Thursday, December 28, 2006

readings



This from the Glob and Muck - who have at least recognized that the market is no longer rising. The context is an article entitled Warm weather to warp jobs data.

However, Canada's jobs market will also benefit from a still-solid housing market, compared with a U.S. situation that is in crumbling quickly. "Our housing market may be plateauing but in contrast to the U.S. - where things are in freefall - Canada still looks good," Mr. Lovely said. link

They also say that the US Economists at Goldman Sachs said the unusually temperate weather during the survey week for December — the 9th to the 16th — will boost the month's U.S. seasonally adjusted construction employment by about 17,000. Are they still building like there is no tomorrow in a "crumbling market"?

How long, if ever until the Vancouver market goes into free-fall? Is it possible that Olympic construction will keep demand for housing up, and with it prices? Will we just plateau until 2011, and then correct?

In another article in the G&M, it was said that the combined population of BC and Alberta now surpasses that of Quebec.
But the boom has brought tremendous stress to the West.

Alberta has been hit the hardest by the growing pains. Thousands of homeless people are on the street in Calgary, a city whose population surpassed one million in 2006 and whose traffic is continually snarled. A major shortage of workers is hurting service and slowing multibillion-dollar energy projects.
So there are practical limits to growth - the biggest being housing, and workers, and housing - in a perverse circle. Another aspect is livability - which there are already complaints about.

At this point, the West needs a recession, and the East needs action. Where will it go?

This last little blurb from camagazine caught my eye too -
a rise in the real estate market is estimated to have four times more impact on consumption than a corresponding market hike. More specifically, economists maintain that each market dollar gained sparks a 5.8¢ increase in consumer spending, while each dollar of additional real estate wealth results in a 20¢ increase.
I believe that this Spendmas saw a fair bit less spending, so where is all the wealth? I guess those mortgage payments are starting to take a bite out of spending.

I wish for two things right now;

1) VHB's analysis,
2) the spring market to commence.

I haven't got a clue what the heck is going on. My head is spinning.

17 comments:

Uncertain Buyer said...

At least some economists are finally admitting that the US Housing Market is in trouble. 0.6% monthly increase from October to November is nice, YOY is still down 10% from 2005.

In the Lower Mainland we never stop building due to winter. It just doesn't get cold enough here.

Eastern Canada is unnaturally warm this year, so that may stimulate the building sector.

I feel the Olympics will save construction employment, housing probably not. Unless the Olympic construction staff get huge raises and start buying houses.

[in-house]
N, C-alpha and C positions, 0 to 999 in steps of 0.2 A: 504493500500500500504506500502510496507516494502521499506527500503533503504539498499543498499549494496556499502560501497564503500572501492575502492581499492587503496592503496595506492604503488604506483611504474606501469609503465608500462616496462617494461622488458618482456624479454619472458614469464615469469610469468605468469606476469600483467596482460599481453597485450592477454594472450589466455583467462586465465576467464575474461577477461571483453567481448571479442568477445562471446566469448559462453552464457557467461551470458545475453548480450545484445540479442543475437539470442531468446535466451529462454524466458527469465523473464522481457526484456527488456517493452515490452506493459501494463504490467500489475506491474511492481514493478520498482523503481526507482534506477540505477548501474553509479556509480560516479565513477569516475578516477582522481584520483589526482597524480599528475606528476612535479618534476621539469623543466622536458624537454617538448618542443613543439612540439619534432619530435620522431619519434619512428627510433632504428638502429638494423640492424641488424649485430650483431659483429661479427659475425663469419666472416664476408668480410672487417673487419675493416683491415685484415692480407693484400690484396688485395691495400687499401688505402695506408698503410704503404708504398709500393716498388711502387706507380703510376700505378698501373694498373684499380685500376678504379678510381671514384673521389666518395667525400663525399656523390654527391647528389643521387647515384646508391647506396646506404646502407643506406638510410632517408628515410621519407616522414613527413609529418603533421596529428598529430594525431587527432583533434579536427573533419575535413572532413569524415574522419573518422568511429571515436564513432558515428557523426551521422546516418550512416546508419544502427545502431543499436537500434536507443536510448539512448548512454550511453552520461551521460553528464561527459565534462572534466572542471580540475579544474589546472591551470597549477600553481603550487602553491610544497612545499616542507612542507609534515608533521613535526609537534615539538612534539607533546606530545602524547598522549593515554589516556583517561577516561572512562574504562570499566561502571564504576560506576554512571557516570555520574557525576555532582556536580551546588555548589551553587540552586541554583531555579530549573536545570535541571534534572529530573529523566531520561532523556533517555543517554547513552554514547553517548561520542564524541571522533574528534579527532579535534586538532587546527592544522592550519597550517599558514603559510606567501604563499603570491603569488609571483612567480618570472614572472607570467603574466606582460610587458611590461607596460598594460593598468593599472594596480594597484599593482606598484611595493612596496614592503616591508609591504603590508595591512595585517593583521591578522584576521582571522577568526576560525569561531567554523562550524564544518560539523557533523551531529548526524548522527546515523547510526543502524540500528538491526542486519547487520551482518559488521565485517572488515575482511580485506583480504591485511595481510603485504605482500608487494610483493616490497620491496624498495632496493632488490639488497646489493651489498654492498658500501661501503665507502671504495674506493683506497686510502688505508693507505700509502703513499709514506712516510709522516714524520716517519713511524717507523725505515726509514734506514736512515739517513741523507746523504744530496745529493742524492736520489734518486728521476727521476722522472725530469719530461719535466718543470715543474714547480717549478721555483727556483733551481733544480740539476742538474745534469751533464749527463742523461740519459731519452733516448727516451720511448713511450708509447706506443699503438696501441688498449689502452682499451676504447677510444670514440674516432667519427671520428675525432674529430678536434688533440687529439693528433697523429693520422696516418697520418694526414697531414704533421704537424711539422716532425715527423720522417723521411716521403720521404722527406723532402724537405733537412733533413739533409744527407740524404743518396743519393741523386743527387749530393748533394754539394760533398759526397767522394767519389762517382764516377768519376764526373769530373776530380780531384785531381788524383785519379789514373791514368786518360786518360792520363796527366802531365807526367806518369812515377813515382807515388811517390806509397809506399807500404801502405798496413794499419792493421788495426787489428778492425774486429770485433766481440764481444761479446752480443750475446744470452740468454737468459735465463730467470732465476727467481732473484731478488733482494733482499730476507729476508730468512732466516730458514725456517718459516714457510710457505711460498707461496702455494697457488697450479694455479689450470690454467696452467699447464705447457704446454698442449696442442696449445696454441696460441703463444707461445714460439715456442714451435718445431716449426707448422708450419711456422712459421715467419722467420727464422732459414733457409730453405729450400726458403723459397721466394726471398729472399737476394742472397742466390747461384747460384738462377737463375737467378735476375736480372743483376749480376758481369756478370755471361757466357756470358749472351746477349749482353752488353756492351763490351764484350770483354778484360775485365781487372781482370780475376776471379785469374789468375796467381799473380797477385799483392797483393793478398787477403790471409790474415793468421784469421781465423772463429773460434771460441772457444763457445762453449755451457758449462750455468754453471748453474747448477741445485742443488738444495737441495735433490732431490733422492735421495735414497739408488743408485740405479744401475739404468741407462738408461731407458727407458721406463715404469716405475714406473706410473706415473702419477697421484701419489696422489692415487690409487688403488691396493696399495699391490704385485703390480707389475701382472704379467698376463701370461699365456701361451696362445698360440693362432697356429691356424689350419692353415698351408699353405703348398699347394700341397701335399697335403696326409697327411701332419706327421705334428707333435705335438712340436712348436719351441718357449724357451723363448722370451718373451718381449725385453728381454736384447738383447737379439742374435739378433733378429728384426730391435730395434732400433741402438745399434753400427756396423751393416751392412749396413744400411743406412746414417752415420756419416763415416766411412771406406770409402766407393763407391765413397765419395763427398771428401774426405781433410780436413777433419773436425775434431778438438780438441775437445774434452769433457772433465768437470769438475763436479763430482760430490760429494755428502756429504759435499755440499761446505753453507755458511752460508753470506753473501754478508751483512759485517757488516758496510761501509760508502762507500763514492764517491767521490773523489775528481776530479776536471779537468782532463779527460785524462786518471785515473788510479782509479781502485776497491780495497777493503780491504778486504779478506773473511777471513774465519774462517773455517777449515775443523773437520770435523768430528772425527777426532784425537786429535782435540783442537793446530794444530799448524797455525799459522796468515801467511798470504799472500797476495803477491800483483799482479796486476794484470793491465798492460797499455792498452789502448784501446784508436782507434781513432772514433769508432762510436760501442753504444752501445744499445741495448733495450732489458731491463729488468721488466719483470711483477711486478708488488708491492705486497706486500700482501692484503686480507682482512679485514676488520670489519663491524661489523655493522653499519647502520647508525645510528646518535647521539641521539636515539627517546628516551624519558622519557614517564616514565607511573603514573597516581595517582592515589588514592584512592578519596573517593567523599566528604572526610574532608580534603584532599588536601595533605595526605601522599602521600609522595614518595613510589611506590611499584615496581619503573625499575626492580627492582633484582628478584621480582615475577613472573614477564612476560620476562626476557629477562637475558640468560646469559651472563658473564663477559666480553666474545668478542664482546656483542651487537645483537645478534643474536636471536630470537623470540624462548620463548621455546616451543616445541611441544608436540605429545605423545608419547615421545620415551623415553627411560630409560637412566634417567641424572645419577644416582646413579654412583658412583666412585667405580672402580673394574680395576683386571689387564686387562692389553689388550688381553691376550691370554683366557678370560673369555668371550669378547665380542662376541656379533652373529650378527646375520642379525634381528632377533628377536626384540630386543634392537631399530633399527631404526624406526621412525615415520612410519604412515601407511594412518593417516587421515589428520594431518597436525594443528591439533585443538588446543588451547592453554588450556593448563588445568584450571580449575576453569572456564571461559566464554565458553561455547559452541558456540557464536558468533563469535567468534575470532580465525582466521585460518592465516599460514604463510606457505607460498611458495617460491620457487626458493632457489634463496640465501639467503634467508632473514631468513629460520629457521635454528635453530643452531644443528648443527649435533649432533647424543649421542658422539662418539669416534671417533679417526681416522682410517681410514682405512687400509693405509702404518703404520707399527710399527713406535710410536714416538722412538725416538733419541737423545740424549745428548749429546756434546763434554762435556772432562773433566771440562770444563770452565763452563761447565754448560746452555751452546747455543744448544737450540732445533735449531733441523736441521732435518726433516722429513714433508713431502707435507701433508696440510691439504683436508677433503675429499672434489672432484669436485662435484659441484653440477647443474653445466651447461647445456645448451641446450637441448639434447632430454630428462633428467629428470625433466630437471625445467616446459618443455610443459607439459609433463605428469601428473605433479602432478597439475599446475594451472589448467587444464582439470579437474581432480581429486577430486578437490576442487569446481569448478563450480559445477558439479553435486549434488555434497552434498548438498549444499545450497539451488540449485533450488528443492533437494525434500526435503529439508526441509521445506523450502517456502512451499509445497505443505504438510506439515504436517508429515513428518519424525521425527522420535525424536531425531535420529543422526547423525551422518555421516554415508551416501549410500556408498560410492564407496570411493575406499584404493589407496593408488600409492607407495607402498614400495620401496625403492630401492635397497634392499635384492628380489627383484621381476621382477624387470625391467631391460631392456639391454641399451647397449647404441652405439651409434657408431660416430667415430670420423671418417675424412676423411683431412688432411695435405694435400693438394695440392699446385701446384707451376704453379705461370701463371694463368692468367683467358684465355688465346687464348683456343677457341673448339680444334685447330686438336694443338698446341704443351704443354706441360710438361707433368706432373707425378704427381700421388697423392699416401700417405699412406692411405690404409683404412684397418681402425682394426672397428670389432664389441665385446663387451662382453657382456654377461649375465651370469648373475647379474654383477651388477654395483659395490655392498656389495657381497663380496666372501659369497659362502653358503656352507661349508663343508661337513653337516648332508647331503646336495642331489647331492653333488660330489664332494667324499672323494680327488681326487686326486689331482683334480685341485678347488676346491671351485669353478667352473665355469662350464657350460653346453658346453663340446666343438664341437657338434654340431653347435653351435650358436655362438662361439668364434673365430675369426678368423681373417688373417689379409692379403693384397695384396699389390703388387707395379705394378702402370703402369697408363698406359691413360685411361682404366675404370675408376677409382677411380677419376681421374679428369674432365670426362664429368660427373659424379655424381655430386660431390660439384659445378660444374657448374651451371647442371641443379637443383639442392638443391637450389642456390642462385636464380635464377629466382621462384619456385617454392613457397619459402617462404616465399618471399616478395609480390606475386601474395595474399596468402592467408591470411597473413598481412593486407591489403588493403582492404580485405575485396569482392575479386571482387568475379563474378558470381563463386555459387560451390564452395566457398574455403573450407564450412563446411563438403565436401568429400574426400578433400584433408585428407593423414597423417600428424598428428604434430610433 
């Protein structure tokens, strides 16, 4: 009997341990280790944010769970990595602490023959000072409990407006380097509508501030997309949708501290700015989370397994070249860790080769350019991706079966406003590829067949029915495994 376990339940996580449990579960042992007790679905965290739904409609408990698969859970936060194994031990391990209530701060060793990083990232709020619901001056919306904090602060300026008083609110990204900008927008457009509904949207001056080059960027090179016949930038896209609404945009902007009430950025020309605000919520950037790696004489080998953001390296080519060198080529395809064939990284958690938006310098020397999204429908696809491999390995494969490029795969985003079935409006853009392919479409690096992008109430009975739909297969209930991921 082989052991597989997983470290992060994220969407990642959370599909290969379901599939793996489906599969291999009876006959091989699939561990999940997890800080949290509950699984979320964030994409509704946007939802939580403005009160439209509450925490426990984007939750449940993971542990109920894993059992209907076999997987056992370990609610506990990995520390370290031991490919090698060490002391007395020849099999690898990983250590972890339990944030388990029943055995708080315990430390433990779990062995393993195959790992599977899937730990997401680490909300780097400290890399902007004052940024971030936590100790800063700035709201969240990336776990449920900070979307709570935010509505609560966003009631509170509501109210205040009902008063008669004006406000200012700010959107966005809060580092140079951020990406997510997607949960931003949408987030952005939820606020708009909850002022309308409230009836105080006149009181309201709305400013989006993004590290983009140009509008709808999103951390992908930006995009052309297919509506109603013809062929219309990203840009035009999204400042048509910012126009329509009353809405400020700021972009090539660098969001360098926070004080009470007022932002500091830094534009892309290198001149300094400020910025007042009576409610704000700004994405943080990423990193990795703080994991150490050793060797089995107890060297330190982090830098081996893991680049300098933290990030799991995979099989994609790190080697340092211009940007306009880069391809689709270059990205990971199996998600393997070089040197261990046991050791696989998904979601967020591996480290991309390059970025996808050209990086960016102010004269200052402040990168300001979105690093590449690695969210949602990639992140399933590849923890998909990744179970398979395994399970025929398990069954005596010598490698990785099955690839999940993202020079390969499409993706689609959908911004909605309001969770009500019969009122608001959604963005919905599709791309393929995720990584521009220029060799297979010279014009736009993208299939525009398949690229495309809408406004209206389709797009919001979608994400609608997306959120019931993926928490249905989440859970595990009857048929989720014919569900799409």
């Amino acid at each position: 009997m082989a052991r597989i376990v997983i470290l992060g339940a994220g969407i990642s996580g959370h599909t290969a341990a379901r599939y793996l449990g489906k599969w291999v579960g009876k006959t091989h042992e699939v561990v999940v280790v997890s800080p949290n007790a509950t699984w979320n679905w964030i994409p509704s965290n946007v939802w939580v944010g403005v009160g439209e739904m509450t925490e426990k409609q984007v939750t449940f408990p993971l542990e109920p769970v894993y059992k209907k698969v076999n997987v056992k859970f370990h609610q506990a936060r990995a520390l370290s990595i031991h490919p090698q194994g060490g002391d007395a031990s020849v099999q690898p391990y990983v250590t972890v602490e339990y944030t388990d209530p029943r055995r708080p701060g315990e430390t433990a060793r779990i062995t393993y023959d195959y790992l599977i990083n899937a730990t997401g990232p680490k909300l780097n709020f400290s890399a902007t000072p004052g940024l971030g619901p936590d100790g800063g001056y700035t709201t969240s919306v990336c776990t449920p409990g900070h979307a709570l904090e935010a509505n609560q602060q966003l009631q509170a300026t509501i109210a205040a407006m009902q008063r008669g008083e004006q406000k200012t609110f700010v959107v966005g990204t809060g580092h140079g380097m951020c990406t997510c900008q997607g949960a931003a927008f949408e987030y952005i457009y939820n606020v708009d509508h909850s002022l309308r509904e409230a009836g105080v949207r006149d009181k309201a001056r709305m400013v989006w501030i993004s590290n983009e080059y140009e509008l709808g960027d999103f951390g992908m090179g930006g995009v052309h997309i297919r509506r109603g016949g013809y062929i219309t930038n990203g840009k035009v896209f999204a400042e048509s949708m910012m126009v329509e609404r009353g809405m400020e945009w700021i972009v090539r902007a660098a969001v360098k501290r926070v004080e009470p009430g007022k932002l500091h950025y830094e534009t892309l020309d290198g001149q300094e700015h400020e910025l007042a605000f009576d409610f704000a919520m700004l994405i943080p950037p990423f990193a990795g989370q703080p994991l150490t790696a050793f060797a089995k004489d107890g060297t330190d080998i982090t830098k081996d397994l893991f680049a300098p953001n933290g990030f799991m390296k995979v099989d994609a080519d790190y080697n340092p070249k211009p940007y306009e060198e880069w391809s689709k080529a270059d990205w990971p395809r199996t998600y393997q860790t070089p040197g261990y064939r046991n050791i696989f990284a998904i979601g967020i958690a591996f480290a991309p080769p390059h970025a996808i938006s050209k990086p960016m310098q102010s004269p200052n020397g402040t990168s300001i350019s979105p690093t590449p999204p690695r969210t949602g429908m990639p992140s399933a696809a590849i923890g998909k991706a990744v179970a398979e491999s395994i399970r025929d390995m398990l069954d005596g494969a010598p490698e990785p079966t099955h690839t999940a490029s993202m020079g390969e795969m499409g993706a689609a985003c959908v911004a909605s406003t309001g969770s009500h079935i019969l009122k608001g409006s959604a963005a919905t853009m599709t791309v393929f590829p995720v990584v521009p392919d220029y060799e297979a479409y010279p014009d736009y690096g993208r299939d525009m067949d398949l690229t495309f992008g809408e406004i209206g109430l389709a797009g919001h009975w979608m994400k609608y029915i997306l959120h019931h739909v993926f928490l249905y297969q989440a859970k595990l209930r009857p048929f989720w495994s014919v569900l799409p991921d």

VHB had the right idea taking a break until next year. Things are still too uncertain to get a definite feel.

There was an economist on ROB this evening talking about the future of the US and even he admitted that no one really knows what is going to happen next year. There are guess', that's about it.

bc_cele said...

We're definitely follow the US housing market down the exact same road, and even the cheerleaders are starting to sound the same. I think the general consensus on these blogs is that we were about a year behind the US in the housing market, so what time is it, again?

solipsist said...

Thanks for posting uncertain.

You are right about VHB. There seems to be little of pertinence to write about. I thought that maybe it was just me.

Yawn. Wake me when something happens.

solipsist said...

Hey bc_cele. Time to snooze perhaps?

El Vince said...

The comment about consumer spending in camagazine is interesting. I have no doubt that a lot of people use HELOC, but would never borrow against their RRSP or IRAs to get that new SUV. Putting a number on this is great.

What it tells me is that a few months from now, consumer spending will go down a huge deal, which might send the US (and us too) into recession. The US economy could do well without housing if each part of the economy was compartimented, but that's not how it works. Since the housing market has started to go down, I think spending will go down too pretty soon (maybe it has already started, we need to see december and january numbers to really know), and consumer spending is too big a piece of US economy (how much is it? 30% of GDP or so?) for that fact to be forgotten.

So basically, if the housing bust shaves the same $ amount of wealth as the .com bust, we're looking at a 4 times bigger problem for spending. I don't think this figure counts for the job that will be lost when KB and Pulte decide to fire half their workforce. And definitely, some stocks (housing and consumer discretionnary mostly) will get hit, making the problem even bigger.